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Researchers want to understand how COVID-19 has impacted youth
As the COVID-19 pandemic wears on, it has become clear that different age groups are experiencing the social and economic consequences of the virus in different ways.
For 28-year-old UBC grad student Rodney Stehr, COVID-19-related public health measures have had a sudden and drastic impact on his social life.
“This is especially true for queer folks,” Stehr says. “I’m very lucky to have a mostly supportive family, but chosen family is a big thing for a lot of queer youth. COVID-19 restrictions are important and necessary for slowing the spread of the virus, but they also impact the way we’re able to seek social support and maintain the relationships that help foster the type of belonging we don’t always get in our birth family.”
Stehr is pursuing a Master’s of Science in Interdisciplinary Studies and, like most university students across the country, he is taking his courses online this semester, forgoing many of the social aspects of in-class learning and campus life. He feels fortunate to have a stable job and access to housing, but he acknowledges this is not the case for many young people navigating the pandemic.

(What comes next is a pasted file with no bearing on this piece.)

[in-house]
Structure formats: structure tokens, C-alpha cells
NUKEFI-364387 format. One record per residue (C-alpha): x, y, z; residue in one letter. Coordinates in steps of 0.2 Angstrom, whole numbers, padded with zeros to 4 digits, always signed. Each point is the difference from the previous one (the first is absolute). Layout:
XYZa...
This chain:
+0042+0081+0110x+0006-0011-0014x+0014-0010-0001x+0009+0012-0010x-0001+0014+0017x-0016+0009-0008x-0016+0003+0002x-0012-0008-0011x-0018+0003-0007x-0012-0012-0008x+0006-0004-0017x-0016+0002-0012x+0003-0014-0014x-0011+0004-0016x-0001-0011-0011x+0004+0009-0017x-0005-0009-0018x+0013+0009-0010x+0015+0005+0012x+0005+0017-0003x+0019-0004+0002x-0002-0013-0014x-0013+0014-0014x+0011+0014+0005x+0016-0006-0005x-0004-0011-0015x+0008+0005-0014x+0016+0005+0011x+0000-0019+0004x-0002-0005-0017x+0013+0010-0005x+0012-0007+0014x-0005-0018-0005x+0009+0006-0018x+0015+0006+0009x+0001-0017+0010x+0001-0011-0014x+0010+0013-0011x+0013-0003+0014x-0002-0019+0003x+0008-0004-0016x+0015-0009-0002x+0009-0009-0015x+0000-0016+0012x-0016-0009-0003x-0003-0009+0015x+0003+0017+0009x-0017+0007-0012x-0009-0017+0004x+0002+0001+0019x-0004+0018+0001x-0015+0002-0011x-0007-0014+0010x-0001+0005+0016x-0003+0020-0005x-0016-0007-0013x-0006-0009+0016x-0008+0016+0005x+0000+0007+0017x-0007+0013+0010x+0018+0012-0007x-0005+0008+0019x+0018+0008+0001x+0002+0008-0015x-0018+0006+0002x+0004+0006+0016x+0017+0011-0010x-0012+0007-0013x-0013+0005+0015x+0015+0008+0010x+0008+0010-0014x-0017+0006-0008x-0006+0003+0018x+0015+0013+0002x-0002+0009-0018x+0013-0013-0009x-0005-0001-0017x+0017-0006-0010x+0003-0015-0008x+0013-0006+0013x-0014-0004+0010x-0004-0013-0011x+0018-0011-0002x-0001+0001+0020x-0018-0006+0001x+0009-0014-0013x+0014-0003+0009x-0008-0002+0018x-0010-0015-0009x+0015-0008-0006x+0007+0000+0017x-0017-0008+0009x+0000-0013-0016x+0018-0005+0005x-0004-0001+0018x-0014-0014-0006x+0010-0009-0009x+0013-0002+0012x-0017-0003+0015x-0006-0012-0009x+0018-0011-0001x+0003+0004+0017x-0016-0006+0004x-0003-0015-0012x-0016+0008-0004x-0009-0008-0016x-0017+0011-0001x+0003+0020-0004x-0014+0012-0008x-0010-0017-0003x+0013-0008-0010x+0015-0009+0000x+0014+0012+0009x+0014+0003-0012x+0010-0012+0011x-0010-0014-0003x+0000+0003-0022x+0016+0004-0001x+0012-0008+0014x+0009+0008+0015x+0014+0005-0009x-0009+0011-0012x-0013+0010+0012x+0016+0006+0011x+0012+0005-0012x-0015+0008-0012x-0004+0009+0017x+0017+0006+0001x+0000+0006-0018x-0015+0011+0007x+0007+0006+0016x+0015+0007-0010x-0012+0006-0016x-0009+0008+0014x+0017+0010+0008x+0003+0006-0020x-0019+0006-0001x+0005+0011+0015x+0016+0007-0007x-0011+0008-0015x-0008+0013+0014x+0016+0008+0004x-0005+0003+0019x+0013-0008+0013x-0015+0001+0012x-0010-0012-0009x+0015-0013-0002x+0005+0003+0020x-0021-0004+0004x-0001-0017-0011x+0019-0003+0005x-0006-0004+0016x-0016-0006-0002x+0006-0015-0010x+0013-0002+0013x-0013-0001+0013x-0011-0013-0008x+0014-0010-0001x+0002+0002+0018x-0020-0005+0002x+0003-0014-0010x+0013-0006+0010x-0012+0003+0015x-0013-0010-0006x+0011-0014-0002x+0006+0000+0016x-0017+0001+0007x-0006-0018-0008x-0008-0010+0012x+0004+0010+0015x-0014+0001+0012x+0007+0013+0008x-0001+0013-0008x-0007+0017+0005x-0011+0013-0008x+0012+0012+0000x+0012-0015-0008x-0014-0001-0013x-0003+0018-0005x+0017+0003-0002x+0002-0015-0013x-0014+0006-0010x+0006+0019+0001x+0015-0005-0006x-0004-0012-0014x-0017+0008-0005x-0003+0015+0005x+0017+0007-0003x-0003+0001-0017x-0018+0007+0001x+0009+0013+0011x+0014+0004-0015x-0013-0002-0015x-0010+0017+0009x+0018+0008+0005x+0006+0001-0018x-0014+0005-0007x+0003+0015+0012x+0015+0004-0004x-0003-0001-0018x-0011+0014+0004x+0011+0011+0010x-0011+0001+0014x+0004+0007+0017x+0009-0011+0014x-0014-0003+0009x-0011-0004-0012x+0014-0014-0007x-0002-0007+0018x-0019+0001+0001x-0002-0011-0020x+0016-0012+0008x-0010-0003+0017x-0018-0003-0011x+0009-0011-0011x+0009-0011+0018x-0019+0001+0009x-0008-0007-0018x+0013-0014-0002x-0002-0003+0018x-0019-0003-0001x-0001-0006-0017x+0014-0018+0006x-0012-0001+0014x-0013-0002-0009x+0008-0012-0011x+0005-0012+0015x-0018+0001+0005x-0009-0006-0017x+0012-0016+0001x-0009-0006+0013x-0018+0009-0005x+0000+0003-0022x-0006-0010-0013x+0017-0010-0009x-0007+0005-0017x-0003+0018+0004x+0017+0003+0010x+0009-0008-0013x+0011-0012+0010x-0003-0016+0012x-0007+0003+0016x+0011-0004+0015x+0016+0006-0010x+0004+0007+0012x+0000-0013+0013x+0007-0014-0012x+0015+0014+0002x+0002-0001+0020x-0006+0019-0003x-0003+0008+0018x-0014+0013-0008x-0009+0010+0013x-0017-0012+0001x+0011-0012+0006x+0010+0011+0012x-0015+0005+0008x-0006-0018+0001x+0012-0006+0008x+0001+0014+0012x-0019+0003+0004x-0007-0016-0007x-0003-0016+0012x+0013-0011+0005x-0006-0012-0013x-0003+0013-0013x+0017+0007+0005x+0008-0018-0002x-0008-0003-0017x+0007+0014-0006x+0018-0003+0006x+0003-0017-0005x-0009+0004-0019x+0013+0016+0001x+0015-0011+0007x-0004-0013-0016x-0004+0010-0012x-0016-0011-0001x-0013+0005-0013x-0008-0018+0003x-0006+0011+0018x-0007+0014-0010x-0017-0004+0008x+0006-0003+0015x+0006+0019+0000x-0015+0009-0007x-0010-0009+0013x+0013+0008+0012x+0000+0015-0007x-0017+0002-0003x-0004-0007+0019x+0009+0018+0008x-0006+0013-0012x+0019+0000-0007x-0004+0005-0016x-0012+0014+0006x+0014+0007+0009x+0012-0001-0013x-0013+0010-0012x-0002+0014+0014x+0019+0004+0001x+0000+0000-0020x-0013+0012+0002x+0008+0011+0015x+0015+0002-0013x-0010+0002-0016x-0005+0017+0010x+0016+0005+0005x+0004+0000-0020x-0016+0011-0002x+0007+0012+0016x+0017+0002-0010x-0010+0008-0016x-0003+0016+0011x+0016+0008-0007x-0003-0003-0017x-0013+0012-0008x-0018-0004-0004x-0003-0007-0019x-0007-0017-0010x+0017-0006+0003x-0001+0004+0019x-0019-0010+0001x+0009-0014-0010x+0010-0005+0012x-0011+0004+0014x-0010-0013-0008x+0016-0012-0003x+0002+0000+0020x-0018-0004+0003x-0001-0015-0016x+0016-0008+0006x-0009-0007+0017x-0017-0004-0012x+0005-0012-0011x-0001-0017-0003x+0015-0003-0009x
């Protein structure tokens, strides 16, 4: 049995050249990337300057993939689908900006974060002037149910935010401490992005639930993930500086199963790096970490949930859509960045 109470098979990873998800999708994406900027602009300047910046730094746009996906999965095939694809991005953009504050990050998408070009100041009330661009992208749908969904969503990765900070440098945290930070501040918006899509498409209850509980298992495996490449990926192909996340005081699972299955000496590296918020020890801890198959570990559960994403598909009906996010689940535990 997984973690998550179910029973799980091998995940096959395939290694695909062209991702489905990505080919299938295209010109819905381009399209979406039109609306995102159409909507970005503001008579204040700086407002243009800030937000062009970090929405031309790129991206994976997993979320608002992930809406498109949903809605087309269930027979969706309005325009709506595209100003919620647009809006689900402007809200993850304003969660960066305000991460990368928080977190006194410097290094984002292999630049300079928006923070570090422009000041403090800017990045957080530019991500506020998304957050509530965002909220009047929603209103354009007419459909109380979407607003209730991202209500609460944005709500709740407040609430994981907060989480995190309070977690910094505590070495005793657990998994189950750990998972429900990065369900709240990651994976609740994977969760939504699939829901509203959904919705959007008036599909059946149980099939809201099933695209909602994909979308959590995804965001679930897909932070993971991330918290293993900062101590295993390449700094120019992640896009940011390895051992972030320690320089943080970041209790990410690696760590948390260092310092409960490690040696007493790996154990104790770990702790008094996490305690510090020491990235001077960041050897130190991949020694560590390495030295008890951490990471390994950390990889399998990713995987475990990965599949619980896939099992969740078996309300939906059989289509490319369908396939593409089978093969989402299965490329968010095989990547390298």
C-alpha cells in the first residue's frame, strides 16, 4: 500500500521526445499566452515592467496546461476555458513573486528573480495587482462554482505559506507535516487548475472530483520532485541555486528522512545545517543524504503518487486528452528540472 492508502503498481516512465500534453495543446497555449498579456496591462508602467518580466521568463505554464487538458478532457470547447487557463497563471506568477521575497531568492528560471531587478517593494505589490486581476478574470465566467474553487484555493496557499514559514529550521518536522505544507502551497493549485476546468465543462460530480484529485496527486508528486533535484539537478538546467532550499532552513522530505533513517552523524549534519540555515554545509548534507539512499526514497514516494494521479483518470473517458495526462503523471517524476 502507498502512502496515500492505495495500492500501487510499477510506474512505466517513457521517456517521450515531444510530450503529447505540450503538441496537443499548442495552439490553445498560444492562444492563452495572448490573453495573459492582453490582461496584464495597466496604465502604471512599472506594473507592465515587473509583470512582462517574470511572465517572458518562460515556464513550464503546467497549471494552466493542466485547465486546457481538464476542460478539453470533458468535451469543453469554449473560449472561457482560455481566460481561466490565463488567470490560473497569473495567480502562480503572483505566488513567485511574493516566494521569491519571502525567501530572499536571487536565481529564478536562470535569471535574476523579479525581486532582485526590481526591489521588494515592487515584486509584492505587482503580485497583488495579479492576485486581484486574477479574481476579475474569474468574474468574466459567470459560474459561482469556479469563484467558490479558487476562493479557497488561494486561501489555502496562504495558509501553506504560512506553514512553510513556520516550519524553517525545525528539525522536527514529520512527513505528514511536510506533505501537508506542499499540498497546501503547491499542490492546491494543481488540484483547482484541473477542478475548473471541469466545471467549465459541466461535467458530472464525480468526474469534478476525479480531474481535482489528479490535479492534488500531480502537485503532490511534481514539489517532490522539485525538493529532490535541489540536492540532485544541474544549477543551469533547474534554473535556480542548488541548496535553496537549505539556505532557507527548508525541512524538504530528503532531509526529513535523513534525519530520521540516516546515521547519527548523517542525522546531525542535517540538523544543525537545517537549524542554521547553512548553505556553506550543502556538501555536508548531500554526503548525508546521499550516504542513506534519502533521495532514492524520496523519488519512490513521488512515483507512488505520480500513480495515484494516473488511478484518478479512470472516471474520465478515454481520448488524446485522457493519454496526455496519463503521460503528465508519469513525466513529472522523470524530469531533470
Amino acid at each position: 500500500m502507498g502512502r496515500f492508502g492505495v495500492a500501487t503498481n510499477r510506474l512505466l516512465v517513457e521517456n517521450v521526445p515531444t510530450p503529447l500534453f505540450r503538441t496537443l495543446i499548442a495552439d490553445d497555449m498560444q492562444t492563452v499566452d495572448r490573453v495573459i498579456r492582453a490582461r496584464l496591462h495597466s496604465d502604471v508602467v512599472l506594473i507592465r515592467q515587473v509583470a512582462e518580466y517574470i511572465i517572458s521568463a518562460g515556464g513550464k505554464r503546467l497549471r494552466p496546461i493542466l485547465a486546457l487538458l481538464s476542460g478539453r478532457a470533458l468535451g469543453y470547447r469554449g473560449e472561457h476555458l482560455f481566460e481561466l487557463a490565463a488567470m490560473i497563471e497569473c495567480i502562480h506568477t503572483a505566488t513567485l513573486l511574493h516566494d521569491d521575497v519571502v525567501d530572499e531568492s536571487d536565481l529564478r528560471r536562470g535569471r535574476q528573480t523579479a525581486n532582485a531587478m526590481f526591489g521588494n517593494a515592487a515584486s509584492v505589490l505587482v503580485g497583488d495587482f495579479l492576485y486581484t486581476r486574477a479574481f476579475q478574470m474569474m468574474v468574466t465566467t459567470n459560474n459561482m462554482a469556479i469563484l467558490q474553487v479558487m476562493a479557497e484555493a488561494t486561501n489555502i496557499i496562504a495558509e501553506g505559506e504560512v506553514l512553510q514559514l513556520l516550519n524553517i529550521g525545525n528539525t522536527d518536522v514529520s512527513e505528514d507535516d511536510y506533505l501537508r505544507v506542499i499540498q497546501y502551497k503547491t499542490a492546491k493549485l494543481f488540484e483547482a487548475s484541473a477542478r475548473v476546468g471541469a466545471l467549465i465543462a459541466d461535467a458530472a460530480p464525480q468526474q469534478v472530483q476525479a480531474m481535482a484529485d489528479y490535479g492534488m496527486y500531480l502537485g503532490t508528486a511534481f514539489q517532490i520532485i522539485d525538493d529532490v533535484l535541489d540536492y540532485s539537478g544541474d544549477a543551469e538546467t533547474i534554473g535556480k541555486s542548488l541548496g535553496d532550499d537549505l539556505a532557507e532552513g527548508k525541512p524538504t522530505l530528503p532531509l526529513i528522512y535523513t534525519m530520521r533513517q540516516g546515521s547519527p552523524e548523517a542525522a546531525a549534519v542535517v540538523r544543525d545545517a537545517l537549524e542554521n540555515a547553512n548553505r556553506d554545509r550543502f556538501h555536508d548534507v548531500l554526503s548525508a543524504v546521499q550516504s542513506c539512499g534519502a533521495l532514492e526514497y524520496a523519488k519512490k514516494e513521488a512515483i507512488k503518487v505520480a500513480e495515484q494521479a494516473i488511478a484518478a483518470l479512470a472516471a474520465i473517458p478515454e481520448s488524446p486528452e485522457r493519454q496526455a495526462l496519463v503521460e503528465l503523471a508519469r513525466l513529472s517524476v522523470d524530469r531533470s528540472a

“A lot of youth who are just beginning to establish themselves in the job market are often are working more precarious jobs,” he notes.
New research focuses on COVID-19 and youth
The BC Centre on Substance Use (BCCSU) has launched a new study to examine the effects of the COVID-19 pandemic on young people like Stehr. As part of this study, the research team is conducting an online survey to better understand how the evolving social, policy and public health measures related to the pandemic are affecting the health and social lives of youth. The FOCUS survey is being conducted nation-wide in Canada and France.
“Young people under the age of 30 years old, especially those who are socially disadvantaged, are the most at risk for longer term social and health consequences as a result of these disruptions,” says Principal Investigator Dr. Rod Knight, an Assistant Professor in the Department of Medicine at UBC and a Research Scientist at the BCCSU. “There are associated social and economic impacts, including unemployment, as well as isolation from their social networks and disruption to their education during key periods of the early life course.”